One of the elements of Neil Young’s latest online music endeavor is a virtual meter at the top of the screen that looks and functions like a speedometer.
When any one of hundreds of available songs are pulled up out of a virtual file cabinet and played, the listener can watch the dial bounce back and forth as though motoring along an aural highway, the numbers running from a few hundred to the high 4,000s and low 5,000s.
What Young and his team have built in to share with archive visitors is the streaming rate at which songs are played back, numbers that are markedly higher than the standard streaming speed of 320 kilobits per second.
Techno-geek land? Well, yes. But that’s a drum he’s been beating throughout his career. Now with the Neil Young Archives, which launched Dec. 1 and is free for the first six months, Young aims to to demonstrate what’s possible for music streaming today, by way of his own streaming platform, called Xstream..
“The thing is, I want the sound of music to come back — and it’s gone,” Young, 72, said while seated in a large, rustic chair in the front room of the Calabasas home of his longtime manager, Elliot Roberts. “CDs have less than 20% of the quality that music could be, and MP3s in most cases have only about 5% of what’s on the master recording.”
The archive also has a virtual switch next to the virtual meter that allows users to change the playback speed to standard internet streaming service speed, something visitors also can use if their internet service doesn’t have sufficient bandwidth to accommodate the full-speed version.
The difference is quickly perceptible. Young likens basic streaming to looking at a grand landscape through a dirty window. Cleaning the window is the equivalent of a CD, while a full-fidelity master recording is akin to opening the window.
“It blows my mind what has happened right in front of us,” said Young. He has previously released his music in high-quality audio formats such as high-definition CDs (HDCDs) and on Blu-ray audio with the 2010 physical version of the first volume of his long-term archive release project.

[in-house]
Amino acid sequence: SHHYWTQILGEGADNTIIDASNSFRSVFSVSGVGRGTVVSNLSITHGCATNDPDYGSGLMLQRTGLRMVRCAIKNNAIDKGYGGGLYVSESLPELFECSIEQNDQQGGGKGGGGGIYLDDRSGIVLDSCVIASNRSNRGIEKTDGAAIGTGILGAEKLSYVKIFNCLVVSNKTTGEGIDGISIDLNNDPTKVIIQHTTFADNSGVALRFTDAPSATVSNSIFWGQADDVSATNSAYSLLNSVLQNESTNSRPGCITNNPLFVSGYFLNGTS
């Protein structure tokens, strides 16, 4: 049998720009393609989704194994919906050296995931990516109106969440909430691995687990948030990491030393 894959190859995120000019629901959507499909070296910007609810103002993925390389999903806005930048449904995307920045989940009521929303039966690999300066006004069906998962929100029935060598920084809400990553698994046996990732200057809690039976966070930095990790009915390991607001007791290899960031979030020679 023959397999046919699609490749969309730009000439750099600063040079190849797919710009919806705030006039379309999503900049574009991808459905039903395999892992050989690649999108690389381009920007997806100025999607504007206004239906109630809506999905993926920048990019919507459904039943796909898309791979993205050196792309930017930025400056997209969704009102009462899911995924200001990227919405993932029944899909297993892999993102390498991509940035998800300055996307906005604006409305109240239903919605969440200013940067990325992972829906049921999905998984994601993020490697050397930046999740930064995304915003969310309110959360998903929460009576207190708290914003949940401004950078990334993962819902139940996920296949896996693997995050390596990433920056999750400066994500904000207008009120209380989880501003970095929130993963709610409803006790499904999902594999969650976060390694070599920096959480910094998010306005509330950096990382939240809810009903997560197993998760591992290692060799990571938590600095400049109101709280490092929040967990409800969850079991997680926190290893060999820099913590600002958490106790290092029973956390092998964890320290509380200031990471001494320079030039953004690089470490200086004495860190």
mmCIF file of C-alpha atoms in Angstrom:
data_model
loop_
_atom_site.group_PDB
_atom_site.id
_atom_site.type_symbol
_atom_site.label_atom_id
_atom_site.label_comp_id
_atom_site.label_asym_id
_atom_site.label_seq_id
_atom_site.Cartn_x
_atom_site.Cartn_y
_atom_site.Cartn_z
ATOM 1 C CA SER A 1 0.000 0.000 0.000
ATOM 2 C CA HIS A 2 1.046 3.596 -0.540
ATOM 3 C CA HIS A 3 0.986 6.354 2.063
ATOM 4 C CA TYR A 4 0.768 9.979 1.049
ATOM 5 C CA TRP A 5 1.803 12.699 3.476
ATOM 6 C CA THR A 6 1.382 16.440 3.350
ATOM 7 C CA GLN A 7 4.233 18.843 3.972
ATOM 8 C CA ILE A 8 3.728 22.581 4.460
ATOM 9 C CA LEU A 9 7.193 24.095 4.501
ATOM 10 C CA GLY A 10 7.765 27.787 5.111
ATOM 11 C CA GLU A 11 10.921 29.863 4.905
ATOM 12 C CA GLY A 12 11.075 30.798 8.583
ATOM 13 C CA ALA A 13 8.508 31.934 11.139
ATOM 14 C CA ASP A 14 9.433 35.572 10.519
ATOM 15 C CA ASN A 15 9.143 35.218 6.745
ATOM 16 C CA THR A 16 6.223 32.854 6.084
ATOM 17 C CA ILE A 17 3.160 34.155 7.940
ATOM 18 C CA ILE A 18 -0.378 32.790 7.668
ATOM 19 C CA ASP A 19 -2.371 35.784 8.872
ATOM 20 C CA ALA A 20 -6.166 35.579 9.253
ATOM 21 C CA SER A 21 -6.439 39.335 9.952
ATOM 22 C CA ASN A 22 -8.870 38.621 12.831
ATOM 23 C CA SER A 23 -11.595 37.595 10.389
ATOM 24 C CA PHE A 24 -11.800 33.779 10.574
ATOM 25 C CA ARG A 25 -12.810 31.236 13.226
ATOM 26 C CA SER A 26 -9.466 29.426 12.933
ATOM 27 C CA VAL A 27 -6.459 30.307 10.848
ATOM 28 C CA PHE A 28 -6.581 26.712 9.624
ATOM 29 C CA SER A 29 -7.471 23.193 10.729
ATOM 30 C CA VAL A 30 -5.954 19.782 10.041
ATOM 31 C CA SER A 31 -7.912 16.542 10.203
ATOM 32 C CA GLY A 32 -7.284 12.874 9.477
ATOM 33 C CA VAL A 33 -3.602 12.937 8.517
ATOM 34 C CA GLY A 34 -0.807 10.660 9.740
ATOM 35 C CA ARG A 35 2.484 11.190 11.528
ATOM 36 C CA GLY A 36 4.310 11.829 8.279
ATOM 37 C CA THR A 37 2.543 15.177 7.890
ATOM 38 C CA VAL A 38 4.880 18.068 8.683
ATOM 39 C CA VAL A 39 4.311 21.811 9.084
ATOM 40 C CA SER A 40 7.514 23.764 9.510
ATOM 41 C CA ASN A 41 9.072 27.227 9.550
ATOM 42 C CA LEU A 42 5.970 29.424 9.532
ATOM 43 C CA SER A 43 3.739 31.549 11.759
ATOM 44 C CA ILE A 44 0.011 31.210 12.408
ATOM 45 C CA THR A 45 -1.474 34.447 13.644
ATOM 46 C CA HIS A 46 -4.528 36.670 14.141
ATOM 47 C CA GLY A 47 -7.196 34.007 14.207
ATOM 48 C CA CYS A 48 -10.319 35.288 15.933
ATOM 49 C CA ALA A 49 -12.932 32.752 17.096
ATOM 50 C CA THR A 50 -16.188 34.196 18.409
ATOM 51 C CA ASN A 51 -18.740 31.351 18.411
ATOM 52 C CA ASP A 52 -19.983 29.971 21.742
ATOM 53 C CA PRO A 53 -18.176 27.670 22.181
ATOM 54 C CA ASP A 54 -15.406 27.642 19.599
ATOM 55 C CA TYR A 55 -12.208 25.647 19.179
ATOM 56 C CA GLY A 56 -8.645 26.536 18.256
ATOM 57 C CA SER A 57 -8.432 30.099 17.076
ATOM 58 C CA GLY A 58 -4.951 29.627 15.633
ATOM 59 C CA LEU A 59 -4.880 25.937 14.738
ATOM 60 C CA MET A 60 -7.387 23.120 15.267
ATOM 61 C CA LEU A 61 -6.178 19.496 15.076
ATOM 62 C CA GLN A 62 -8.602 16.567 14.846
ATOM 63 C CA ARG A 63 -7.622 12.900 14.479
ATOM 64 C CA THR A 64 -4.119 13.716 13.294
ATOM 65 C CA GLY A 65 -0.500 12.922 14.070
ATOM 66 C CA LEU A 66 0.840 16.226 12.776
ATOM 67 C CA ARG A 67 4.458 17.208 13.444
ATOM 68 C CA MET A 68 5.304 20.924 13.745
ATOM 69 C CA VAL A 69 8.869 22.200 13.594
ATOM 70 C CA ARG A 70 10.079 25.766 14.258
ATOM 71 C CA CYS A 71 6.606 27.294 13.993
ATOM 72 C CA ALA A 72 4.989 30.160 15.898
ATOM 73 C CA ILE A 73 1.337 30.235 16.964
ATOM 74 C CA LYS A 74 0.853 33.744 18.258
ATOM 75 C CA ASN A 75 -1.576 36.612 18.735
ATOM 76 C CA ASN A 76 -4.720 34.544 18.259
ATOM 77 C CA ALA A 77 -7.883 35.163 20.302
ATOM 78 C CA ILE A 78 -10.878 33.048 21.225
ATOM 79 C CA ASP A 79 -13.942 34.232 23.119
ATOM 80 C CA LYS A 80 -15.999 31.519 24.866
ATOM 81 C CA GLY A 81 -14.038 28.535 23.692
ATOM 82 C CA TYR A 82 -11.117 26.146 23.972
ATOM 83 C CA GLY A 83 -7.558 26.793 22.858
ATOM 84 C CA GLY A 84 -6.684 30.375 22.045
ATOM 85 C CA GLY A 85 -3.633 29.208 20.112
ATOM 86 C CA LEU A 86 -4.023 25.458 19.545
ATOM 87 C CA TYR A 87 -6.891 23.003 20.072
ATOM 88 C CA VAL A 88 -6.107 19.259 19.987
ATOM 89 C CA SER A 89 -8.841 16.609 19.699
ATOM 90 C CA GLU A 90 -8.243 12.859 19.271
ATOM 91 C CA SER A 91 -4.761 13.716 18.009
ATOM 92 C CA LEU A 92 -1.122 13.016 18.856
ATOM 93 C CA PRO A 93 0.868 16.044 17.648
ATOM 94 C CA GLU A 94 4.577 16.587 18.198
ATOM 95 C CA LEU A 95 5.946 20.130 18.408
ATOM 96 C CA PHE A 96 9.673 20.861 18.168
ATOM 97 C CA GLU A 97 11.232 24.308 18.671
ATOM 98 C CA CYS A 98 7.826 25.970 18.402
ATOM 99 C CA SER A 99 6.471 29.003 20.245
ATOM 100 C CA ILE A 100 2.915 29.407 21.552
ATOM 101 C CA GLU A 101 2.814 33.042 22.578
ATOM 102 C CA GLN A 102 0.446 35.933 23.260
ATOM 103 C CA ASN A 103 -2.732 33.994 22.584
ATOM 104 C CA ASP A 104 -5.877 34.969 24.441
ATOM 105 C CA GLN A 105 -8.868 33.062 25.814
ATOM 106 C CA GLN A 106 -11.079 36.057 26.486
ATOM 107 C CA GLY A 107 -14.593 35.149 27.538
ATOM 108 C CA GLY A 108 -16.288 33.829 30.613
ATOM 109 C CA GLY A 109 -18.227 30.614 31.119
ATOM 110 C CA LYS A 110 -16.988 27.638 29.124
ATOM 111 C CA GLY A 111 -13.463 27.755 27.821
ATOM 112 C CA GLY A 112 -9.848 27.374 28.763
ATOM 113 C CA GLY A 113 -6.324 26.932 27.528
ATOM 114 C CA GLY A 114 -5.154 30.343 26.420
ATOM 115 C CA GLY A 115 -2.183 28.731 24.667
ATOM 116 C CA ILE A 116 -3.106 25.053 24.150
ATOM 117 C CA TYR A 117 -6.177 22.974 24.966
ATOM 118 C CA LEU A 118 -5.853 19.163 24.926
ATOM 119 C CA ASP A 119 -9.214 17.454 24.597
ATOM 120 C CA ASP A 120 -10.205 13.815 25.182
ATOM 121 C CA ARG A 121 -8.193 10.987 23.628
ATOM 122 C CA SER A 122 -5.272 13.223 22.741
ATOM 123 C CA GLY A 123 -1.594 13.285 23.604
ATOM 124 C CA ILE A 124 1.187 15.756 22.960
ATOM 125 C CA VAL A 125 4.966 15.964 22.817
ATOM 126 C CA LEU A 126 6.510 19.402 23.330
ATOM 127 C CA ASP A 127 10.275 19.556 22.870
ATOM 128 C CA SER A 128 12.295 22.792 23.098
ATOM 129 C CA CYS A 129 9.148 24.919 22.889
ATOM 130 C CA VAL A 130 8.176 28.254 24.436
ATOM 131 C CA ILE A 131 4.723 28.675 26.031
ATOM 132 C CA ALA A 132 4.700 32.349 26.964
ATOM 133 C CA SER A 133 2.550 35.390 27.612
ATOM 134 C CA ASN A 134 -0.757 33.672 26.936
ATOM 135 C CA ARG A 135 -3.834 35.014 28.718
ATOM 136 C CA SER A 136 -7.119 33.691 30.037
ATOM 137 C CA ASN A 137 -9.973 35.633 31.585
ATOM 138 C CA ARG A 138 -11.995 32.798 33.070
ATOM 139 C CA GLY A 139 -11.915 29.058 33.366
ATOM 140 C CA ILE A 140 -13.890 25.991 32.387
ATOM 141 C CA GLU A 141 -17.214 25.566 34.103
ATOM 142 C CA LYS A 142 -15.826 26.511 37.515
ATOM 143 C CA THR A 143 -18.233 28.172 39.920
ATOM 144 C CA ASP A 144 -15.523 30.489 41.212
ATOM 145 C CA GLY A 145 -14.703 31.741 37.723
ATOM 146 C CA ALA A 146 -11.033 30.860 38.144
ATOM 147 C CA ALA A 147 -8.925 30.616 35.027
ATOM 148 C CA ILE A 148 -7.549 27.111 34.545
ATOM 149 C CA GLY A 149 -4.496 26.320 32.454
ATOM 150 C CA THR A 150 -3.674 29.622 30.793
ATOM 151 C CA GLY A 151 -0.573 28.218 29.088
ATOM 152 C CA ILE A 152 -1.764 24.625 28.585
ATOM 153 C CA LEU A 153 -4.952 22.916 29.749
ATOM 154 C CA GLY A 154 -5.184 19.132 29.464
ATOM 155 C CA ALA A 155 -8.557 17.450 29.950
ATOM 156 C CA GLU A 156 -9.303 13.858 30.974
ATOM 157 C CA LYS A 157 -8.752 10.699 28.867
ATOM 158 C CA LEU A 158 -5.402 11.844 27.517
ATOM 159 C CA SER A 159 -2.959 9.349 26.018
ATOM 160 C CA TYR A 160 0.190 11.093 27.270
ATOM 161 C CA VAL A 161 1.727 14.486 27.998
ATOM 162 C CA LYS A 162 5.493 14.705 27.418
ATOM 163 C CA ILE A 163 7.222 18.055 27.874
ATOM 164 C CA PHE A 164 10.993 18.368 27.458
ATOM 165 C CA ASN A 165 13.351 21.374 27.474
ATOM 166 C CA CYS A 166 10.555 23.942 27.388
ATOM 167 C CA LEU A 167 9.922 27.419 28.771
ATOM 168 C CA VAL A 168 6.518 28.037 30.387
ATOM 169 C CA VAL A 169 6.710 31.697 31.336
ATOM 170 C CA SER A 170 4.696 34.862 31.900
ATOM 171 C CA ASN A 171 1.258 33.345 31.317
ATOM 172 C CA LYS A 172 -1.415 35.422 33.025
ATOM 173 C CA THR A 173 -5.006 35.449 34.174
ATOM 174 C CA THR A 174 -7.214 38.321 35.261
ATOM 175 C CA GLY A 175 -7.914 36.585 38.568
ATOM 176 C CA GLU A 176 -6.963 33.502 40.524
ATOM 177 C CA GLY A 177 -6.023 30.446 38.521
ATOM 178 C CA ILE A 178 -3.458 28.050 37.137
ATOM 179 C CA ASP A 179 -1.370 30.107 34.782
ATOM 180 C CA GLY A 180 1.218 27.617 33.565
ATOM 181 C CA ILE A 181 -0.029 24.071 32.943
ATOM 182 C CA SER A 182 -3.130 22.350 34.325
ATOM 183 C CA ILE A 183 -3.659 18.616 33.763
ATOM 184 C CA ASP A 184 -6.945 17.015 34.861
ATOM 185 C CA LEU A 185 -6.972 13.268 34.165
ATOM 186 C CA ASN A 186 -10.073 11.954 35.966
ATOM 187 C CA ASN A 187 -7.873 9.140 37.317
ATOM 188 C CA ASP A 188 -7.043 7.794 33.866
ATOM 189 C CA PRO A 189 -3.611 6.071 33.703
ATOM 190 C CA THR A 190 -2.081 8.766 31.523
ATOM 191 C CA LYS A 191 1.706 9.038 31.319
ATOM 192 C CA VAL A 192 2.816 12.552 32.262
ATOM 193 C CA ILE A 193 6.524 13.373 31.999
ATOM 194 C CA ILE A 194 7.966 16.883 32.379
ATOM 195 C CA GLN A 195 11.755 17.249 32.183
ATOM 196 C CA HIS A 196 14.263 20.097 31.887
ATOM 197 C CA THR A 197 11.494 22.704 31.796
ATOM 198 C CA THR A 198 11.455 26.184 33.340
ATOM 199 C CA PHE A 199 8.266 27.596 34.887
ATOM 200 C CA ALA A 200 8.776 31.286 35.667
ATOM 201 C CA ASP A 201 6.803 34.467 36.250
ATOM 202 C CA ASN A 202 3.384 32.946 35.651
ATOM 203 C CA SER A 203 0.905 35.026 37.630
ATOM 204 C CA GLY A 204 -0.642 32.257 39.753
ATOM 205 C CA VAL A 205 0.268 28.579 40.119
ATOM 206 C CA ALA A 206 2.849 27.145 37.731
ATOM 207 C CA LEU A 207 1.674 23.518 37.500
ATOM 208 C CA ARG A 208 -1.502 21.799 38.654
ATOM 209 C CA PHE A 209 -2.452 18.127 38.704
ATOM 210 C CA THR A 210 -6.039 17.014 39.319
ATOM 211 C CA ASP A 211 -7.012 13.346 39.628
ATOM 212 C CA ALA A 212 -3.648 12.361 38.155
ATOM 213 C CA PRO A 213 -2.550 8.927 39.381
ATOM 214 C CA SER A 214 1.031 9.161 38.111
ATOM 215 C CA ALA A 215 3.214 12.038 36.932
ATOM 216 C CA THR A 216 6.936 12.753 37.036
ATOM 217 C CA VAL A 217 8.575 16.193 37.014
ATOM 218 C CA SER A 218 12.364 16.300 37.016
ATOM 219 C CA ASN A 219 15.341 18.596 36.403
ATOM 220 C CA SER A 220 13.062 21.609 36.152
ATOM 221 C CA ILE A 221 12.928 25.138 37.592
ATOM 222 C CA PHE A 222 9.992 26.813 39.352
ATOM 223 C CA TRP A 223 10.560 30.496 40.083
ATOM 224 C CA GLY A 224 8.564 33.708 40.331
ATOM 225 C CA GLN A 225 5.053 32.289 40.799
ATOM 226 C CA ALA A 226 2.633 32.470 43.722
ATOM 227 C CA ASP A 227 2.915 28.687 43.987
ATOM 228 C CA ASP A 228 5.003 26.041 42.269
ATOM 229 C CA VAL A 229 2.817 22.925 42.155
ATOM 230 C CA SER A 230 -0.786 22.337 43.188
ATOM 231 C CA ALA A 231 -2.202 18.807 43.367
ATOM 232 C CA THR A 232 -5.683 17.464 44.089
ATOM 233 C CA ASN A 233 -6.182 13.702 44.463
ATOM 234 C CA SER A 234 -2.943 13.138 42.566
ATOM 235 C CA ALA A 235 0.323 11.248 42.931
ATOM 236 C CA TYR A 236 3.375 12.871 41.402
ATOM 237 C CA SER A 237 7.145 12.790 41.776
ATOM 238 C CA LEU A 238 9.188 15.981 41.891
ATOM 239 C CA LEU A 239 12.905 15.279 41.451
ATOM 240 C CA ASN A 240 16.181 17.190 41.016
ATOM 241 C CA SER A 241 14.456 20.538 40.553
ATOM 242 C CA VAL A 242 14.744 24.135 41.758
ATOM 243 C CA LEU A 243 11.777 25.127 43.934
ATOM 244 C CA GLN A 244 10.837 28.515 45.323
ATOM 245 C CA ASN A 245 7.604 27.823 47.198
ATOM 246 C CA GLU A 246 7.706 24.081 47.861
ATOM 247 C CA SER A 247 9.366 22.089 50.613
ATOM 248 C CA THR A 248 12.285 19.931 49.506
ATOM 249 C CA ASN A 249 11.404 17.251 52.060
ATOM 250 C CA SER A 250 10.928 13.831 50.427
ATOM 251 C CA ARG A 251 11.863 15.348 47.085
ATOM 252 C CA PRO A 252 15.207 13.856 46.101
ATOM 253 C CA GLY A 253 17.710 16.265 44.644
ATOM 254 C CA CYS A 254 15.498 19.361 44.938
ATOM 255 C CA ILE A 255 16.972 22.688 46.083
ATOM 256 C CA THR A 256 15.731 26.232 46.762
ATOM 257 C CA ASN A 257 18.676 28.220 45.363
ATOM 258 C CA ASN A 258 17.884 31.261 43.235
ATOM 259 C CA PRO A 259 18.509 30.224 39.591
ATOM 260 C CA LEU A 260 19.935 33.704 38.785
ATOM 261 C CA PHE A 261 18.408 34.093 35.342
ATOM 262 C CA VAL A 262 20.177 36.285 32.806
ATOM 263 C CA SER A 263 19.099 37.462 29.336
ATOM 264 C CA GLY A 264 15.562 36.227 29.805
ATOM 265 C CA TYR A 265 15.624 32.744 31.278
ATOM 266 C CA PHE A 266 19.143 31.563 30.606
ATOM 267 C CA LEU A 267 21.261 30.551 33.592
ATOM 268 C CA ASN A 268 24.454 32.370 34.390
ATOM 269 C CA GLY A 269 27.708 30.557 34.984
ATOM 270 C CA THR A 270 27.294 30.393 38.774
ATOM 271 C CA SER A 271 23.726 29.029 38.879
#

More recently, he set up his own high-resolution digital music store and playback system, Pono, which he shuttered last April about five years after introducing it.
Pono hit several roadblocks. It entered the market at a time when consumers were rapidly moving away from owning music and jumping to streaming services such as Spotify. Consumers also were shifting away from stand-alone players like iPods and using their smartphones to manage their music choices.
But for Young, the biggest hurdle for Pono was monetary.
“The record labels killed it,” he said. “They killed it by insisting on charging two to three times as much for the high-res files as for MP3s. Why would anybody pay three times as much?”
Although he said that users downloaded more than 1 million high-resolution audio tracks from Pono, ultimately there wasn’t sufficient momentum, or financial success.
“It’s my feeling that all music should cost the same,” he said. “The [high-resolution] file doesn’t cost any more to transfer. And today with streaming, you don’t have the problem [of unauthorized file sharing]. Who wants to copy something if you can stream it?
“The record companies, by charging three times as much for hi-res music as they charge for regular music, they’ve killed hi-res music,” he said. “It’s the dumbest thing I’ve ever seen.”
Sonic fidelity is a big part of Neil Young Archives, but the rest of the site is created with similar attention to, and passion for, quality.
It’s organized like an old metal file cabinet — complete with audible clicking and thunking of drawers. Virtual folders house music and memorabilia for each of Young’s studio and live albums as well as rare tracks and unreleased material.
Within the folders are sub-folders for individual songs, often containing hand-scrawled lyrics, where Young aficionados will find that the original opening line of his song “Cinnamon Girl” was “I wish to marry a Cinnamon Girl,” a line that soon morphed into “I want to live with a Cinnamon Girl.”
There’s also an interactive timeline that lets users discover when Young played his first show in the U.S. — Oct. 30, 1965, at the Wobbly Barn in Killington, Vt. — or the date “when Geffen Records sued [Young] for making music unrepresentative of himself (Dec. 1, 1983).” .
A search function quickly calls up a half-dozen different renditions of “Sugar Mountain.”
“All I can do is take care of my music, so that’s what I’m doing,” he said.
The site does offer those still old-school enough to want to download songs or albums a mechanism for doing so, with hi-res versions selling for around $23 per single album — something Young said he would change if he could negotiate a lower price with the music conglomerates he’s working with.
Not everything Young has released is up yet in high-resolution — notably his five ’80s albums for Geffen Records, and the Buffalo Springfield box set — making it something of an ongoing work in progress. “We’ll be continually adding content as it becomes available,” manager Roberts said.
At the six-month mark, Young says he’ll introduce a couple of levels of subscriptions for those who want continued access. Casual visitors will still be able to explore many aspects of the archive for free, but streaming will be limited to subscribers.
“This isn’t really a streaming service, because it’s just me and my music,” he said.
“There’s nothing stopping anybody else from doing this,” he continued. “The record companies are in the way with the high prices. There should be hi-res streaming services everywhere.”
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